Garlic has built a reputation for being one of the best cold-curing foods and for good reason. A review of the food published in the Cochrane Database of Systematic Reviews showed that a group of participants in a study who ate garlic over a three-month period only had 24 cases of the common cold total, compared to the 65 cases reported by the control group.

What drinks boost your immune system?

Many liquids contain powerful ingredients to fight of colds and other infections and can help make sure you're getting your recommended daily doses of necessary vitamins and minerals.

Turmeric latte

The star ingredient, turmeric, contains an important compound called curcumin, which has both anti-inflammatory and antiviral properties. Turmeric lattes can be made in a variety of ways, but all you need is turmeric, warm almond milk (or other milk alternative), a little coconut oil and black pepper. Give this all a quick blend and you have a perfectly frothy latte that will have you feeling like you’re doing your body good with every sip.

Ginger tea

When it comes to treating a common cold, ginger is one of the best foods for relief. In a review published in the International Journal of Preventative Medicine, researchers summarized that ginger’s potent anti-inflammatory properties were key in the root’s powers to combat a cold or flu. Because inflammation can affect your body’s immune response, anti-inflammatory ginger can play a key role in boosting your immunity.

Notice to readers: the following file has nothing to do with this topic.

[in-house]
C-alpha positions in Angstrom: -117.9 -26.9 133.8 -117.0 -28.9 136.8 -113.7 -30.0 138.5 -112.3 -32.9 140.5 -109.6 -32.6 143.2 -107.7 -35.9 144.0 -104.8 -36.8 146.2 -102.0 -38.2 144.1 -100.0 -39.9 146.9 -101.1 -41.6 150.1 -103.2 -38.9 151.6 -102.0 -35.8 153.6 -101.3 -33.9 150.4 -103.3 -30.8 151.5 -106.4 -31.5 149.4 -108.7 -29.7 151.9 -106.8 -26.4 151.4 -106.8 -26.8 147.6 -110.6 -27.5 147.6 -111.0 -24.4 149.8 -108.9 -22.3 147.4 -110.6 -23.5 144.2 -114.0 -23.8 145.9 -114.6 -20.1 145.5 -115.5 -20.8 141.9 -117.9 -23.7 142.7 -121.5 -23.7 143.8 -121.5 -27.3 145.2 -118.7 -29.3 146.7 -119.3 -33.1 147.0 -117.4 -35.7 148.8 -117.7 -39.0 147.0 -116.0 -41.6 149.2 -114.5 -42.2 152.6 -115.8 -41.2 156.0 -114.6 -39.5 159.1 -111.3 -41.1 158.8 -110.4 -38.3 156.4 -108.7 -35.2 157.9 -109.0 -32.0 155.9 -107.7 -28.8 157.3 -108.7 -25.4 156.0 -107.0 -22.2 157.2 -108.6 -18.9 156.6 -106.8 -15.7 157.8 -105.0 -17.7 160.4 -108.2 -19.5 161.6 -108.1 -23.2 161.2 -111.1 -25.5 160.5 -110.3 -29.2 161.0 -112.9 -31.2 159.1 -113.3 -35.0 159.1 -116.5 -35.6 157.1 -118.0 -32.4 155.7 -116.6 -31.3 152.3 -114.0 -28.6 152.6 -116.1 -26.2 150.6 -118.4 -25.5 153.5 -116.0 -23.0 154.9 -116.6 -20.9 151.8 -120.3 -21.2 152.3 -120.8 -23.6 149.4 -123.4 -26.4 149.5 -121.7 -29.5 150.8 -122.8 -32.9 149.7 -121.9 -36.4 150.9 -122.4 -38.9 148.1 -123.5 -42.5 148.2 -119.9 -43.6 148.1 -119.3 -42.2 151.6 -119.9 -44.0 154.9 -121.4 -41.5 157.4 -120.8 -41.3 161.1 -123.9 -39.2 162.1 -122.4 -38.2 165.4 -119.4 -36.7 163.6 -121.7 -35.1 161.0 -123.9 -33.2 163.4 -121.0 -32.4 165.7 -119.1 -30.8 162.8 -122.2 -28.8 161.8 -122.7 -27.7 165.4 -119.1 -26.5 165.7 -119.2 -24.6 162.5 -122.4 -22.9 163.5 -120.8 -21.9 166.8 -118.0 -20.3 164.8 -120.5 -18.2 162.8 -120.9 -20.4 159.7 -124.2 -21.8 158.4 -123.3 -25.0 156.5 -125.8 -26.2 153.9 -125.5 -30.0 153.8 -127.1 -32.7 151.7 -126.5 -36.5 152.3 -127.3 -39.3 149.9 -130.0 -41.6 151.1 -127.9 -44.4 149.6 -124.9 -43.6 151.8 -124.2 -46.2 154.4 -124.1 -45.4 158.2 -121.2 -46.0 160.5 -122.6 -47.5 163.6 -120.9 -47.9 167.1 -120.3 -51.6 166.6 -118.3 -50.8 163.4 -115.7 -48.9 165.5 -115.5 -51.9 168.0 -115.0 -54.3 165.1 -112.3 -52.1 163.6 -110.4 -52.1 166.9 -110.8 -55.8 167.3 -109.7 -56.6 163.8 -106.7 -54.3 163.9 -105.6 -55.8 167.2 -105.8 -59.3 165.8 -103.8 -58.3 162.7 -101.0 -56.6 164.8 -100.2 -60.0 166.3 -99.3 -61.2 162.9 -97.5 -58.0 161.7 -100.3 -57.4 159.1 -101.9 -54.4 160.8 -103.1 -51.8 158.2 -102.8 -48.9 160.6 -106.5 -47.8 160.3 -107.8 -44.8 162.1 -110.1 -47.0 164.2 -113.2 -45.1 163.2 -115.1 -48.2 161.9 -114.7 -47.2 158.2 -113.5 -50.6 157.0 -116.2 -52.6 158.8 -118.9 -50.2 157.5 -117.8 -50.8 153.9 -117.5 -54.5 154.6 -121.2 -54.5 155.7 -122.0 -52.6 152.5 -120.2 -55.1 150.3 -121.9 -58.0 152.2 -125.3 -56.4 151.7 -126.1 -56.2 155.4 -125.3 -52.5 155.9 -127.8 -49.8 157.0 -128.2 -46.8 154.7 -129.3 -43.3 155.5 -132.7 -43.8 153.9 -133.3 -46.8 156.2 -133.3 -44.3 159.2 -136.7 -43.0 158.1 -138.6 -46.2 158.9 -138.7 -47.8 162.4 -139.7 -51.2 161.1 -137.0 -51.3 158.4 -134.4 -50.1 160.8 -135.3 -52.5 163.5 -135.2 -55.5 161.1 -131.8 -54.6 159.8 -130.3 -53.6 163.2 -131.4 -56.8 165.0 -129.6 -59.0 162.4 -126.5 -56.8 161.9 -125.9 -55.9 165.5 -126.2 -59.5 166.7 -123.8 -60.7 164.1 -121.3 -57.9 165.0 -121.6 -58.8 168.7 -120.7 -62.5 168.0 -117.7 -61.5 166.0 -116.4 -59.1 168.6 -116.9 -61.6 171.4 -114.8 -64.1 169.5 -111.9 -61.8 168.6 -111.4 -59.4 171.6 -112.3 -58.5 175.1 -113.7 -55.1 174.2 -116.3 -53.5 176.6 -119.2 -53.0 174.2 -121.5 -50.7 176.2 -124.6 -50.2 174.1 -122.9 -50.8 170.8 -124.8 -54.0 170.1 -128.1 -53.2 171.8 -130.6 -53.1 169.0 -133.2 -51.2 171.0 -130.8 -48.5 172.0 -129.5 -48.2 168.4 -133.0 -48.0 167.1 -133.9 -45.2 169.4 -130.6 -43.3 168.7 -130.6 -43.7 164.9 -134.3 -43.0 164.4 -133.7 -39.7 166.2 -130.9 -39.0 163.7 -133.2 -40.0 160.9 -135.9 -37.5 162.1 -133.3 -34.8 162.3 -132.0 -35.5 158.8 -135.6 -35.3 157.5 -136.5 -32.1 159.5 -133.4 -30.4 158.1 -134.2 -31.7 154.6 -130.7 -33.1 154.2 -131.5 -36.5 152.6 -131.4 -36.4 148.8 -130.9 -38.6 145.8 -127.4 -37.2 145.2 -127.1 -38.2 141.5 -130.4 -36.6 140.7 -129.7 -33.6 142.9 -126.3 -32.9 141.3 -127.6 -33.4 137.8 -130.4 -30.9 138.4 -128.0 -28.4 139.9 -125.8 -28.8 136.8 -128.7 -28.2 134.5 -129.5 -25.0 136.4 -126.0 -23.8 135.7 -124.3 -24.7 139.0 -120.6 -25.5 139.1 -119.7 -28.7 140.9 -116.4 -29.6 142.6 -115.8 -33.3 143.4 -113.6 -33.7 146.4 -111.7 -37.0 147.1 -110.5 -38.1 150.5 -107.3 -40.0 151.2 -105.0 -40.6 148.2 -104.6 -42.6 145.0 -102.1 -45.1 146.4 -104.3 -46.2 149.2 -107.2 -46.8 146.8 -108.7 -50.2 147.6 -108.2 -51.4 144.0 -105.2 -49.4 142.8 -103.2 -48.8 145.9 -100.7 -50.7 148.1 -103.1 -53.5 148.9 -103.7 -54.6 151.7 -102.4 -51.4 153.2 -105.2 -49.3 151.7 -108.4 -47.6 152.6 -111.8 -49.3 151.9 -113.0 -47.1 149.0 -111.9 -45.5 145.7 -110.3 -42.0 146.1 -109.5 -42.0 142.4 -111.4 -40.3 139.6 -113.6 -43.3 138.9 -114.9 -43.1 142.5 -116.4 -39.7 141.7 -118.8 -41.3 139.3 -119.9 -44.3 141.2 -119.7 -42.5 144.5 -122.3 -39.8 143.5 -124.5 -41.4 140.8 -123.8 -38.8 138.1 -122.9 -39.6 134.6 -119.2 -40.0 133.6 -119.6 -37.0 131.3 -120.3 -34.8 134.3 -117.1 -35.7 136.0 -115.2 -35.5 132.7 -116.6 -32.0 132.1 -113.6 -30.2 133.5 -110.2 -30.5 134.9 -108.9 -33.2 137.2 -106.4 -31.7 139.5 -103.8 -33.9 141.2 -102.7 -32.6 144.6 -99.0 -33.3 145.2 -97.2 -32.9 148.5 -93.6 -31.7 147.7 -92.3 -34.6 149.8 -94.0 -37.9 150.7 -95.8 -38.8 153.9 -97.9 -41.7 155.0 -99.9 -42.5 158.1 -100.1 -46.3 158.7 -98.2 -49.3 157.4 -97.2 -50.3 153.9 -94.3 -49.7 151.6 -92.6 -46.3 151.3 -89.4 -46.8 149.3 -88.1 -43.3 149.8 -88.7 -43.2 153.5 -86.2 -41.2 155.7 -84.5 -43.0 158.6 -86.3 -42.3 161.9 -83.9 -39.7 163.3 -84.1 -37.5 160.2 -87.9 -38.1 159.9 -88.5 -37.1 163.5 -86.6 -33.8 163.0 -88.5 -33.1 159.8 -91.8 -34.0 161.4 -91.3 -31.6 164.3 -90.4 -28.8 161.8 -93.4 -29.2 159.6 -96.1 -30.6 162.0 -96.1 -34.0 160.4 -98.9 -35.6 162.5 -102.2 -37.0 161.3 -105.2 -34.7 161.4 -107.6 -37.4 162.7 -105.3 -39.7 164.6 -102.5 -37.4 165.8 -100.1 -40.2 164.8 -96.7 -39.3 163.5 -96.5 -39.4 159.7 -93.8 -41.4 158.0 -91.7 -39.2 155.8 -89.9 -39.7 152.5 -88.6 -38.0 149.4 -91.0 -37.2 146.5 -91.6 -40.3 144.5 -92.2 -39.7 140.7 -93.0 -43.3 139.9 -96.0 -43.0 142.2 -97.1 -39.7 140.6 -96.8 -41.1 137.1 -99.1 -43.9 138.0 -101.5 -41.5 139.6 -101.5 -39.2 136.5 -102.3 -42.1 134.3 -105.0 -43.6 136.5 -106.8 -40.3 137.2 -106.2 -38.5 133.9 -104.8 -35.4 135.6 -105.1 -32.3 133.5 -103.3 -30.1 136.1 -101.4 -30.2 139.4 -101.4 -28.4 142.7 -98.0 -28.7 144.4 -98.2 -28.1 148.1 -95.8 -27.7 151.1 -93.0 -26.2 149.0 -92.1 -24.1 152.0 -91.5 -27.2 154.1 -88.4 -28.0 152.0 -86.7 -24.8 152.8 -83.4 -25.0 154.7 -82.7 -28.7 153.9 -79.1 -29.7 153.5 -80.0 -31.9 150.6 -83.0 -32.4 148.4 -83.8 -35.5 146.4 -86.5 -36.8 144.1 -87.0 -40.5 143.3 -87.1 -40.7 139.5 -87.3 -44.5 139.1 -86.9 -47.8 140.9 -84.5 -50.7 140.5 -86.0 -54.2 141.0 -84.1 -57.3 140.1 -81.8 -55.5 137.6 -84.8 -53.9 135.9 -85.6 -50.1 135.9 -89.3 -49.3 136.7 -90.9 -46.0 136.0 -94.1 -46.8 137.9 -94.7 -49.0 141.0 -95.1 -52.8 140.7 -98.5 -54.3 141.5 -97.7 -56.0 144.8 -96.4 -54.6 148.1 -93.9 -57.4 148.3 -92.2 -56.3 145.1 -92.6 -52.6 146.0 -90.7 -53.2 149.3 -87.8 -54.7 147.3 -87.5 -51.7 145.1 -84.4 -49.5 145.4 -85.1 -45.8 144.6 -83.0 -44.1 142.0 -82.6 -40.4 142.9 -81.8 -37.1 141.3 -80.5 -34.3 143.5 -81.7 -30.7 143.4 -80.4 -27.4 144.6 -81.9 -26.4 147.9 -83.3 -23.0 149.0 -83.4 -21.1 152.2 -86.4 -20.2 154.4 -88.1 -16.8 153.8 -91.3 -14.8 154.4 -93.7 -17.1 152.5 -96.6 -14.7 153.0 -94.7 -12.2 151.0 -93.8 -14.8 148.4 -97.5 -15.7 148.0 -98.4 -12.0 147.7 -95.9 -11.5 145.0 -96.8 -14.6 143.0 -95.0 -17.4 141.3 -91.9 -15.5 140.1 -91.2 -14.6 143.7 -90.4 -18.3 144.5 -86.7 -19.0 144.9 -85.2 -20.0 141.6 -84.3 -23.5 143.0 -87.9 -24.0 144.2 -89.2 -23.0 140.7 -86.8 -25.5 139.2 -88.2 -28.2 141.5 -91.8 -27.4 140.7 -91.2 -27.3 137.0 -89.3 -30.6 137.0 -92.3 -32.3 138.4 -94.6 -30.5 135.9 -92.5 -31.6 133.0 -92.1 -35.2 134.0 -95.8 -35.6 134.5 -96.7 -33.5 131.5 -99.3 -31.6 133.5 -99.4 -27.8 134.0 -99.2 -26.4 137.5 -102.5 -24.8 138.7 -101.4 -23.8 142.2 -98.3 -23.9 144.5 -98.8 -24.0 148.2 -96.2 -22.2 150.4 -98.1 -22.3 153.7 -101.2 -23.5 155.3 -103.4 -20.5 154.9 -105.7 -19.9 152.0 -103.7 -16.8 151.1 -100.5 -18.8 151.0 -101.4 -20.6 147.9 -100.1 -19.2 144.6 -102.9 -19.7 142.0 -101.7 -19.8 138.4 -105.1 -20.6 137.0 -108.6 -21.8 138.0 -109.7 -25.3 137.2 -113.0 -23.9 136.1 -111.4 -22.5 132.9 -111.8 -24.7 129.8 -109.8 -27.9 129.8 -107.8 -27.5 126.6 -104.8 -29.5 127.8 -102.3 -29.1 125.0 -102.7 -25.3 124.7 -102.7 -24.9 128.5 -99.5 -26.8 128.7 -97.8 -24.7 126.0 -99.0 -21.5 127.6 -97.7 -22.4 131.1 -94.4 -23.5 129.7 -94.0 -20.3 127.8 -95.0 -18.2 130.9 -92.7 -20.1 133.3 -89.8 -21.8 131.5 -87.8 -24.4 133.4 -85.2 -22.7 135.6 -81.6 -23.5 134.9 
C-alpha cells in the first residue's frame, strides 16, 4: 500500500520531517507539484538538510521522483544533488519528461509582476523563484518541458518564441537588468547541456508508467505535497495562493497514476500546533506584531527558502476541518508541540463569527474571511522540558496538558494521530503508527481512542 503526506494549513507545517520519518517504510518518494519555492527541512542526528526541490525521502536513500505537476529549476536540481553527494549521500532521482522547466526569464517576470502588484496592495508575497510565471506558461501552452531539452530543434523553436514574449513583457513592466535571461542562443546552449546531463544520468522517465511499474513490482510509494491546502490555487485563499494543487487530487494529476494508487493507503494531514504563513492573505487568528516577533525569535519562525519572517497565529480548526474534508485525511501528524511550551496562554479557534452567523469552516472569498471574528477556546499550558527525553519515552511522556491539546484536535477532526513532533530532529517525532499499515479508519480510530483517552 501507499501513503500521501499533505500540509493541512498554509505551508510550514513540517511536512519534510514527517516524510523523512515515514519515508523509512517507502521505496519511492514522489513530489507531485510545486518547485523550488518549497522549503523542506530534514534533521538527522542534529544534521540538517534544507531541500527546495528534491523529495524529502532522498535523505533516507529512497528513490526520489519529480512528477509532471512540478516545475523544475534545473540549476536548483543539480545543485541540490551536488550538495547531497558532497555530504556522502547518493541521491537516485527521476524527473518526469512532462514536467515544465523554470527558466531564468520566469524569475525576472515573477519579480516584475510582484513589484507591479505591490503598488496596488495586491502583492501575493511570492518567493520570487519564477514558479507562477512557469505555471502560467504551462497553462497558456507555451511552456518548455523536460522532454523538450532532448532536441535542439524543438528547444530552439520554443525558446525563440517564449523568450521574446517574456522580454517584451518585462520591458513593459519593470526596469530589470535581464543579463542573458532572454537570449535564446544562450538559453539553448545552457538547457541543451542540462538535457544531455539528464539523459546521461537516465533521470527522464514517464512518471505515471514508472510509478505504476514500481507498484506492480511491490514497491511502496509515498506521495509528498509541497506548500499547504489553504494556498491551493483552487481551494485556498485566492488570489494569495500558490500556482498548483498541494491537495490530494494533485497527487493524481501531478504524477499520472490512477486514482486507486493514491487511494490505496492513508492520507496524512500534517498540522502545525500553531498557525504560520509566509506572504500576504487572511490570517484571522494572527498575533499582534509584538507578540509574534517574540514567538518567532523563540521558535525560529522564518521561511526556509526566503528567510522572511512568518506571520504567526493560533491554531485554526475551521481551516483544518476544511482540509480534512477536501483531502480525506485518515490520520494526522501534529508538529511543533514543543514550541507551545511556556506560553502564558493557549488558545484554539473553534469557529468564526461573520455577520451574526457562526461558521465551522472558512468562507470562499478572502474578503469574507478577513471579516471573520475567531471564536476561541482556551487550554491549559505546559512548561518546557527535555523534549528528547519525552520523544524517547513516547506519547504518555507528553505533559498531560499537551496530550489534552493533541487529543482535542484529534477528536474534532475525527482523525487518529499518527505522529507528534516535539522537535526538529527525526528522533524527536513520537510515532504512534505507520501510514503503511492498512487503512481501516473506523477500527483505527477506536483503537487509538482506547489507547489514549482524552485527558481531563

When you’re feeling sick, good ol’ H2O can be one of the most helpful drinks to sip. Staying hydrated can help loosen trapped mucus. Try drinking at least the recommended eight glasses of water a day to keep yourself fully hydrated since we tend to lose more fluids when we’re sick.

Ginseng tea

Ginseng tea is popular for more reasons than its delicious taste. Namely, the tea has been used as a treatment for upper respiratory tract infections (aka the common cold). A review published in the Canadian Medical Association Journal noted that ginseng has been shown to significantly reduce the symptoms of colds and influenza. However, the researchers noted that more research needs to be conducted to fully support ginseng’s immunity-boosting claims.

Green tea

Green tea contains flavonoids, an antioxidant that boosts immunity, and has anti-inflammatory properties, according to a study published in the Journal of Indian Society of Periodontology. The study states that the antioxidant catechin, which is heavily prevalent in green tea, is known to be a powerful antibacterial and antiviral and can kill off cold-starting bacteria and the influenza virus.

Worst foods for the immune system

To keep your immune system strong, it’s also a good idea to limit these foods, which all play a role in weakening your defenses.